Since a catcher is allowed to be in the way of a runner if a throw goes there, then doesn't that make all balls hit to the right side of the field harder for the defense since a throw must be cut off before it reaches exactly the plate, then must be carried in the glove of a catcher to make a tag?
It's not like horsecollar tackles or facemask tackles in the NFL, where the team that commits the penalty is risking only the other team's safety, the catchers themselves risk their own health as well.
Ah, so what can we do to improve the entertainment of baseball without sacrificing player safety? After all, baseball is and always be simply a game...
1. Mild mockery proposal: Make all plays at home plate force plays if a player is within 10 feet of the base, thus declaring that he truly wishes to try and score. This way, there is no incentive for a player to bull into a catcher because just like any other force (such as 1st base), the player is already out.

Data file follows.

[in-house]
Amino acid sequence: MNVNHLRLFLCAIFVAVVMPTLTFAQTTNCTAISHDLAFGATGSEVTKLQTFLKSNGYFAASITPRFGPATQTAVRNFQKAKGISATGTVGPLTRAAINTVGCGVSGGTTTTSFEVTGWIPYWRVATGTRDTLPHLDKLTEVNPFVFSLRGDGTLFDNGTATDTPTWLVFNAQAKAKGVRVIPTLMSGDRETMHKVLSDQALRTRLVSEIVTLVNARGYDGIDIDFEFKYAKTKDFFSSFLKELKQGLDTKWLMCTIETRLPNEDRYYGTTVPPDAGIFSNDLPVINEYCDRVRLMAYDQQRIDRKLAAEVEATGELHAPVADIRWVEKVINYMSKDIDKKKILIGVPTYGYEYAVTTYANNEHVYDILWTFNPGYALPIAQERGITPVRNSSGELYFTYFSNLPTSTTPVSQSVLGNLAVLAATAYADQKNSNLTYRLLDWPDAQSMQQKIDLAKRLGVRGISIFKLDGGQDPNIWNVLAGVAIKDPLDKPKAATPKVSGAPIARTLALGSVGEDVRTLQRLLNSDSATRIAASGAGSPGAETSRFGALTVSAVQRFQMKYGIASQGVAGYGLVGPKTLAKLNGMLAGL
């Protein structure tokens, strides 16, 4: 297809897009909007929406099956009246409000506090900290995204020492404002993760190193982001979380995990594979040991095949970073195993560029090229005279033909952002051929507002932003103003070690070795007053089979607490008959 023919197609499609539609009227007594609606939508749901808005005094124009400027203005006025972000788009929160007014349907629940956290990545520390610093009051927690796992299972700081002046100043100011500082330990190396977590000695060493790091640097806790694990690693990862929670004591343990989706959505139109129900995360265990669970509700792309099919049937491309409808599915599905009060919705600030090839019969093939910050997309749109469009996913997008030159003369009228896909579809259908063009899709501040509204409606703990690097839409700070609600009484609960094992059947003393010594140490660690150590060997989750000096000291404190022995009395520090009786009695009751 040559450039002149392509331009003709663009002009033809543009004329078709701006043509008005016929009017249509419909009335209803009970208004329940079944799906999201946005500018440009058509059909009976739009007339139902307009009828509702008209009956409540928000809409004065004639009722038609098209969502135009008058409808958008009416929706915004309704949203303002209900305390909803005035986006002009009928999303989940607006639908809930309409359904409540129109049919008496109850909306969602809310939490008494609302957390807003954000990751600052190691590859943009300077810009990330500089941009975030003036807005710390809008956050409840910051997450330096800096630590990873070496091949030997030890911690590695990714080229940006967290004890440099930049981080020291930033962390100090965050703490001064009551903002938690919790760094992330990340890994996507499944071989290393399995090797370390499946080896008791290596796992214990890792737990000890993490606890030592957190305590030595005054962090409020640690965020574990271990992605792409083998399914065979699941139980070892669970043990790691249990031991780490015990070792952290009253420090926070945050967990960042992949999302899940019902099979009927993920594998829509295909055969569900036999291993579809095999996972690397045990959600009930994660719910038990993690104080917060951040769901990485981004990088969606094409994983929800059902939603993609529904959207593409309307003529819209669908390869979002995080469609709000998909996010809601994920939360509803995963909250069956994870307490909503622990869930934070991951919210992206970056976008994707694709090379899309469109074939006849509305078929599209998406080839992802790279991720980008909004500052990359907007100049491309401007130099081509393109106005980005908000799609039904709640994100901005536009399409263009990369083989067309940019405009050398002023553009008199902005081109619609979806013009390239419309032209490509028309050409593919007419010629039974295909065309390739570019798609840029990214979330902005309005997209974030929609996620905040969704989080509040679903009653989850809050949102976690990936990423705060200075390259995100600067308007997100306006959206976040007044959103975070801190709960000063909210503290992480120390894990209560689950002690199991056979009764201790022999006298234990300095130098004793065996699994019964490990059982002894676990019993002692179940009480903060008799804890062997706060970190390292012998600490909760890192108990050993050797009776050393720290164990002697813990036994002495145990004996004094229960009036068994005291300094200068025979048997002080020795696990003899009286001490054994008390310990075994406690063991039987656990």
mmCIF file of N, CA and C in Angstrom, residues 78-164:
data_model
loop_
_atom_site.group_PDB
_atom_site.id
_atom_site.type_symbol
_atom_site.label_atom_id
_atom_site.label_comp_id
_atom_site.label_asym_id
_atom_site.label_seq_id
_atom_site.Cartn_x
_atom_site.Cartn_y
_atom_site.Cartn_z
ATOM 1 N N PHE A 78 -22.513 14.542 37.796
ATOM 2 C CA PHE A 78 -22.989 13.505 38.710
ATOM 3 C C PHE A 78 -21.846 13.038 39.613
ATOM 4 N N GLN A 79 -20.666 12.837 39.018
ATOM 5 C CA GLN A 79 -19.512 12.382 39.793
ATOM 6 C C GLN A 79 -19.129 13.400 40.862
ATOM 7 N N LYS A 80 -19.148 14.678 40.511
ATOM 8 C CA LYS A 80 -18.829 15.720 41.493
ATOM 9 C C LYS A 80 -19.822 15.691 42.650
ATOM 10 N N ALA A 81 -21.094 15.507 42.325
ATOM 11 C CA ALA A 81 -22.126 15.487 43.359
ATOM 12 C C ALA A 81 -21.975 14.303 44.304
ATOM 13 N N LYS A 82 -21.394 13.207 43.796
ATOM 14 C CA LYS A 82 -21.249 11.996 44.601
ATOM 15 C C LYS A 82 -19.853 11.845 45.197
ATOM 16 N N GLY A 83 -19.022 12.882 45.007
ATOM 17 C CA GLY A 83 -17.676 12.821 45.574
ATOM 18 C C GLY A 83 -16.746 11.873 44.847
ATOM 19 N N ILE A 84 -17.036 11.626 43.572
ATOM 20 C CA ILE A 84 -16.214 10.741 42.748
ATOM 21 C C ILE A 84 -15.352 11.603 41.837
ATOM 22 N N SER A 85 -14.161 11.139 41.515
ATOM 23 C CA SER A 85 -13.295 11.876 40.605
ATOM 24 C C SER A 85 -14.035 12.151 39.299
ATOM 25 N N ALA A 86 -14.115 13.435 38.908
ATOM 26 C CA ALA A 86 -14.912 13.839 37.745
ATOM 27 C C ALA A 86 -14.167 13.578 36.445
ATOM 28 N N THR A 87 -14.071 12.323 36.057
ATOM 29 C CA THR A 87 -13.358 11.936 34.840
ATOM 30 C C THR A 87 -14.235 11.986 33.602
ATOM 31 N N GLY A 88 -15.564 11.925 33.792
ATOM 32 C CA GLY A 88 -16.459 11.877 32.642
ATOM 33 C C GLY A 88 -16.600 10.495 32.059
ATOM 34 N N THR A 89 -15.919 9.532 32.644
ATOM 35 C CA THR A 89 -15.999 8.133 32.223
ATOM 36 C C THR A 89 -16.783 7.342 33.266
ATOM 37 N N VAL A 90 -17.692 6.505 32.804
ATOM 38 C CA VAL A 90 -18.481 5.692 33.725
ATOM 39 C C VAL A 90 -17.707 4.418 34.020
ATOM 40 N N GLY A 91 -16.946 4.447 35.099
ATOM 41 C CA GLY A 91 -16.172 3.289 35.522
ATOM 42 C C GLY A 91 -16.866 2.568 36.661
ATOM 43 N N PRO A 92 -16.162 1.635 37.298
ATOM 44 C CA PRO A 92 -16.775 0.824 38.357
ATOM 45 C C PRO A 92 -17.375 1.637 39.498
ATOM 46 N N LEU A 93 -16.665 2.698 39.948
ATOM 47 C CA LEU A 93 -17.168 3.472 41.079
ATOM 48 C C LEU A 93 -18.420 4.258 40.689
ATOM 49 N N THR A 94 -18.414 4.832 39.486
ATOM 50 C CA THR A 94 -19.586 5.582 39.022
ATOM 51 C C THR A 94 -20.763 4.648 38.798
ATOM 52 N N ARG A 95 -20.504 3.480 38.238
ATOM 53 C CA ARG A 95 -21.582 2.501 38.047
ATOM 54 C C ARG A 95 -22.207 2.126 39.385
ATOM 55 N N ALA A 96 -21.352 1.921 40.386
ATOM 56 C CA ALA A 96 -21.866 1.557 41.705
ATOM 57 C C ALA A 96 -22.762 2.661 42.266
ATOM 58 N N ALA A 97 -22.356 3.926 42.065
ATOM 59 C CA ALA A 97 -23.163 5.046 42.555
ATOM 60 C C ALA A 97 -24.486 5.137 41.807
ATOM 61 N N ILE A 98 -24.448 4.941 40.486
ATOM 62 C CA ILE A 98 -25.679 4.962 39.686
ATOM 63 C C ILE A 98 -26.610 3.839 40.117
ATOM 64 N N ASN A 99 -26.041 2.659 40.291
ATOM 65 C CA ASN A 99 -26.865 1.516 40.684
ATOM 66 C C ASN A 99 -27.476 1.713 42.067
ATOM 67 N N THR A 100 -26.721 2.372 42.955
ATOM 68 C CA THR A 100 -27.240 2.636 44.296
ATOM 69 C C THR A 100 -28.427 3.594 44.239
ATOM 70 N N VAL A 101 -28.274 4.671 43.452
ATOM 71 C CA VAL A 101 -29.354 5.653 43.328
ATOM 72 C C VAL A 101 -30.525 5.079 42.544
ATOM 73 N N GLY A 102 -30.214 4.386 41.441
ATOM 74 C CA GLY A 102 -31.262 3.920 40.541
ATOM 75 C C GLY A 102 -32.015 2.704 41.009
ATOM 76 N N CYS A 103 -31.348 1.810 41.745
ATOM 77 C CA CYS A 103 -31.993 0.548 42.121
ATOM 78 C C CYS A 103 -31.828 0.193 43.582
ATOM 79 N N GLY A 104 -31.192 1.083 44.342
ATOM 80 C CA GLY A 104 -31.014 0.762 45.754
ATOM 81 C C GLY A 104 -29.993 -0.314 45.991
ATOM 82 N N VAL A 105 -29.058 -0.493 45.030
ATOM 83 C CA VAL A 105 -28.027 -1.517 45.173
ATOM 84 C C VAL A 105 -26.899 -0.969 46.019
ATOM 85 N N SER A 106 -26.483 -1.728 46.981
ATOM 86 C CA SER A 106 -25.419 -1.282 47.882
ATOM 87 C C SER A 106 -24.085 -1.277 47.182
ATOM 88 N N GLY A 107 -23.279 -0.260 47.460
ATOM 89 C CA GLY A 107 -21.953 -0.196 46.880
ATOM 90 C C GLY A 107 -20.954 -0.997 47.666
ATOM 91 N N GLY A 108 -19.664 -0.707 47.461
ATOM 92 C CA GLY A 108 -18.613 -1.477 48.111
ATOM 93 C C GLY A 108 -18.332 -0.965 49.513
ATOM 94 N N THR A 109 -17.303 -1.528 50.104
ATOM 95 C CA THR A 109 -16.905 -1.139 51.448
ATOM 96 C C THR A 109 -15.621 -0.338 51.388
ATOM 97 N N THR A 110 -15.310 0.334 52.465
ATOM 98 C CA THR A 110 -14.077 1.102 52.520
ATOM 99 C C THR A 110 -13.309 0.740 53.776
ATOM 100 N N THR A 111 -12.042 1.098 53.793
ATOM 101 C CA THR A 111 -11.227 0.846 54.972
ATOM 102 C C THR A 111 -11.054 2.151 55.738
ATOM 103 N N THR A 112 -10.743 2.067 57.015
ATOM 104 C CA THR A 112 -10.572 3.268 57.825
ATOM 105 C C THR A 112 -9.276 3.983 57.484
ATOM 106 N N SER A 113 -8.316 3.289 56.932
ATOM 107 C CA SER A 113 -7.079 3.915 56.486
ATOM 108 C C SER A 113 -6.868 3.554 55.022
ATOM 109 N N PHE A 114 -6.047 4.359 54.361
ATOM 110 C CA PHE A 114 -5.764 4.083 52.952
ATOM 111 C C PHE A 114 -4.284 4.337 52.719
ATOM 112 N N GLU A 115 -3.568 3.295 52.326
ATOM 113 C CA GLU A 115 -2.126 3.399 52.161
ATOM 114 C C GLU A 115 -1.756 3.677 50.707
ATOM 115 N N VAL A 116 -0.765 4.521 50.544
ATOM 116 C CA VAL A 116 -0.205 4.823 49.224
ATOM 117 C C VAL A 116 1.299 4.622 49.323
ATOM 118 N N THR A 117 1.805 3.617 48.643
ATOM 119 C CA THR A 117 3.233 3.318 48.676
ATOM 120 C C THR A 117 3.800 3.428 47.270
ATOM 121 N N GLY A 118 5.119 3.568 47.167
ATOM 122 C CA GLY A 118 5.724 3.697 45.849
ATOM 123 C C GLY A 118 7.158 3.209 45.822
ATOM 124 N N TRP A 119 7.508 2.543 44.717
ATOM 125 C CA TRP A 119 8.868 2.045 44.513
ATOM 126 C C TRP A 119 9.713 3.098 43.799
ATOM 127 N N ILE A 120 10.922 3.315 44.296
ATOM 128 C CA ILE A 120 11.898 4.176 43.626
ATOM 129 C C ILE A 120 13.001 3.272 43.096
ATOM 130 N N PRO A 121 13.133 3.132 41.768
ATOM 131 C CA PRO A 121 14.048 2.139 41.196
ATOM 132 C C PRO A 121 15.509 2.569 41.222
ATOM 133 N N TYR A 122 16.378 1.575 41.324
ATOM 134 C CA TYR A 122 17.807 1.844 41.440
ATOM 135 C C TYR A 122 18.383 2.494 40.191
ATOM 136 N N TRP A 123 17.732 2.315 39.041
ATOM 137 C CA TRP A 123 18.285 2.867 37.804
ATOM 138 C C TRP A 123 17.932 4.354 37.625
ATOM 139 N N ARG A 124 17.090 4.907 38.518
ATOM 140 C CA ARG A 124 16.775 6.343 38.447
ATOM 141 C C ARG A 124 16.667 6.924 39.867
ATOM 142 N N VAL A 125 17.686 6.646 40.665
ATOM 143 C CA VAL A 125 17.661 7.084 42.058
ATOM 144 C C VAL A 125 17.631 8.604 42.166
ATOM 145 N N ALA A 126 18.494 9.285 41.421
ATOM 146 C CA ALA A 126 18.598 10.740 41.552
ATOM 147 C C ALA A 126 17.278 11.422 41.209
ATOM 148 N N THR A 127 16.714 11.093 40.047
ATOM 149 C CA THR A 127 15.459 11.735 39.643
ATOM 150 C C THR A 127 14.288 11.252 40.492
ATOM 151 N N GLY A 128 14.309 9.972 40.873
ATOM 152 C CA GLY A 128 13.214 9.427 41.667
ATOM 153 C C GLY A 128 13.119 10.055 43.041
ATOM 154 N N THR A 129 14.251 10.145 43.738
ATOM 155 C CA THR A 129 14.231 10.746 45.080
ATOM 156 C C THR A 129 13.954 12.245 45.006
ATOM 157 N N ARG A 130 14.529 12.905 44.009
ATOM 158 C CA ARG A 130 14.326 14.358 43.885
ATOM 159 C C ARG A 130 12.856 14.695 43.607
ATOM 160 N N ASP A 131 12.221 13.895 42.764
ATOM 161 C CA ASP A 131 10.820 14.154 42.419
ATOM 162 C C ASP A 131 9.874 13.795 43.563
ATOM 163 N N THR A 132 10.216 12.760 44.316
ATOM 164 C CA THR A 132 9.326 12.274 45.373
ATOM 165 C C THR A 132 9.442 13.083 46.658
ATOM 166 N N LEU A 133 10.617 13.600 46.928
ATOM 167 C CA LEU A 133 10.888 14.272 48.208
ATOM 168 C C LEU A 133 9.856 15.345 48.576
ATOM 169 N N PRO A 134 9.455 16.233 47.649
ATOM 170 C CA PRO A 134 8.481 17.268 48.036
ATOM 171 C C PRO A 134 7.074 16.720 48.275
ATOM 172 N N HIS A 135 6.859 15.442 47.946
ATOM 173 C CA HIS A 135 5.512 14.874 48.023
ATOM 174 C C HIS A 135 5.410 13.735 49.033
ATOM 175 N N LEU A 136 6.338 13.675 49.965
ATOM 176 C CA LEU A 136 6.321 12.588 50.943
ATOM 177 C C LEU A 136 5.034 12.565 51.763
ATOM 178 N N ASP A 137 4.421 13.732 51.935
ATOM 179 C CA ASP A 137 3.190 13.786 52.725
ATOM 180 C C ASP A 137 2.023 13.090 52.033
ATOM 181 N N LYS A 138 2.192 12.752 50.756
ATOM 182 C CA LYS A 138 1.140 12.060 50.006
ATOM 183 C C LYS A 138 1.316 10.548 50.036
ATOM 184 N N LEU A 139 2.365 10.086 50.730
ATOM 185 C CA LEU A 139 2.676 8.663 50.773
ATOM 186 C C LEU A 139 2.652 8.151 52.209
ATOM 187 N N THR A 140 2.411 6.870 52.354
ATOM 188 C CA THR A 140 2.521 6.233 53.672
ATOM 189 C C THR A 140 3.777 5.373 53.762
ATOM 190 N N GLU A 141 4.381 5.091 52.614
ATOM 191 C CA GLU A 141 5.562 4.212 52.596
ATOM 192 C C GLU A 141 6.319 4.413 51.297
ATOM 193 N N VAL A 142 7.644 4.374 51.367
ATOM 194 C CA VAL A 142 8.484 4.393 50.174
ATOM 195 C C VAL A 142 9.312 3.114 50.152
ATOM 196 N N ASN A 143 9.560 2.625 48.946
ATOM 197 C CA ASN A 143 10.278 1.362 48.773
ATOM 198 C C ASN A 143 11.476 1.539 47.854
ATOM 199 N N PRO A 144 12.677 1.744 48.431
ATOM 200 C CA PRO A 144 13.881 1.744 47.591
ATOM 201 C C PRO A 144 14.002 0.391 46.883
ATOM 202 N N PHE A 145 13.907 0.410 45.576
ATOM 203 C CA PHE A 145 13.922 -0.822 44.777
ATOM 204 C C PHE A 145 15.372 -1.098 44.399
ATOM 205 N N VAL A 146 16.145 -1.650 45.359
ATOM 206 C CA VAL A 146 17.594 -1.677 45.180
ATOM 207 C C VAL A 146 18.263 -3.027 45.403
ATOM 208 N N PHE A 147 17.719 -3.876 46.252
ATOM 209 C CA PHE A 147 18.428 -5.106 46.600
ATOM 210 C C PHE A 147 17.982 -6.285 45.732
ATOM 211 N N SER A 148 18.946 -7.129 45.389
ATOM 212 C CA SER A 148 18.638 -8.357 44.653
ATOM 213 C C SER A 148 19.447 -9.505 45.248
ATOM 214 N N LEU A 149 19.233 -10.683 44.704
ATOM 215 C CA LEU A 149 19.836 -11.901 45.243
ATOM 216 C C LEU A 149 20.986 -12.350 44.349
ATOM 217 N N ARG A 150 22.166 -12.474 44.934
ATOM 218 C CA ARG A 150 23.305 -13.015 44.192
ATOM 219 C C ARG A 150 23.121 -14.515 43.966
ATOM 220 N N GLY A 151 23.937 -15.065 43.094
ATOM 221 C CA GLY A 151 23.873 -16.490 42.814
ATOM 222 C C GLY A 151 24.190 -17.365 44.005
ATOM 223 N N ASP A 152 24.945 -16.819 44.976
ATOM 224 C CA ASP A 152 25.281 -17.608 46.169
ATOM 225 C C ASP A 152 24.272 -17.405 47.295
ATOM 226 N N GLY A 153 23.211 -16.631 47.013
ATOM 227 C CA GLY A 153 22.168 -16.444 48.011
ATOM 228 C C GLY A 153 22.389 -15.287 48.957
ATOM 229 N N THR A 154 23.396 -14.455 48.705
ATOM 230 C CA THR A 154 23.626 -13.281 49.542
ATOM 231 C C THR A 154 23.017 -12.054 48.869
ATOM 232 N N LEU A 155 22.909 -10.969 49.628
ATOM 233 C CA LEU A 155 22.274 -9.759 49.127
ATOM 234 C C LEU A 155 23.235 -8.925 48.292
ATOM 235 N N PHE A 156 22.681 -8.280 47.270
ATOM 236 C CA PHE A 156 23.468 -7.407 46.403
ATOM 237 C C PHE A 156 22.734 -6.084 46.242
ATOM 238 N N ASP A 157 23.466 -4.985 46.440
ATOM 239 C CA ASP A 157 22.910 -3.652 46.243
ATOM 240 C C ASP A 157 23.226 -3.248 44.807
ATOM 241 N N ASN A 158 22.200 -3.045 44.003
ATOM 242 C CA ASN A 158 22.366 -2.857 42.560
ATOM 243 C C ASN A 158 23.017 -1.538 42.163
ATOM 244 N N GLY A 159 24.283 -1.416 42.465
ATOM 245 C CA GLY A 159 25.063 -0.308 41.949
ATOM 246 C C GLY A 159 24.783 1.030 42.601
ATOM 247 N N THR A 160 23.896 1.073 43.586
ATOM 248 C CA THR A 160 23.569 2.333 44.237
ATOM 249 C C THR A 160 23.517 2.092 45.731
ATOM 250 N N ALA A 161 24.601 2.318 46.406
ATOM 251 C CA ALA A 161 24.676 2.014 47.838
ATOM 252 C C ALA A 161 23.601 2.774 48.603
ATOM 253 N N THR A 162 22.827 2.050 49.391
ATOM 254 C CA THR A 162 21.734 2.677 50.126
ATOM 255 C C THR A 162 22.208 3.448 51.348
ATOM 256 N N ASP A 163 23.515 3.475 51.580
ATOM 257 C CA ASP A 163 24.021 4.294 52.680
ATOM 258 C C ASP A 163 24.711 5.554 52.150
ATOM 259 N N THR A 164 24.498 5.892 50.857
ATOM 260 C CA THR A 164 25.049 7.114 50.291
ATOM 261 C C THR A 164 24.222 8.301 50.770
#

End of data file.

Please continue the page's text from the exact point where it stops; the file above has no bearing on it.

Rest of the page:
Of course, this is probably the least fun to watch, but brings much more strategy (ex: a player may choose to run back or stop before entering the 10 foot zone, where upon entering, he would be ruled out.
2. Allow the catcher to block the plate if the runner is not within 10 feet of the base upon catching the ball. The current rule does not really clarify what can be construed as blocking the plate, so in theory, a player that just rounds third while the catcher is standing in front of the plate could score because of "obstruction"
3. Change the rules altogether and instead, have throws go to the mound. If a player has not reached a base, then he must go back to the base he last touched. Kickball style.
In all seriousness, the issue of home plate collisions is no joke, but in order for the current rules to stay valid and useful, they must become more clear on what is/isn't legal.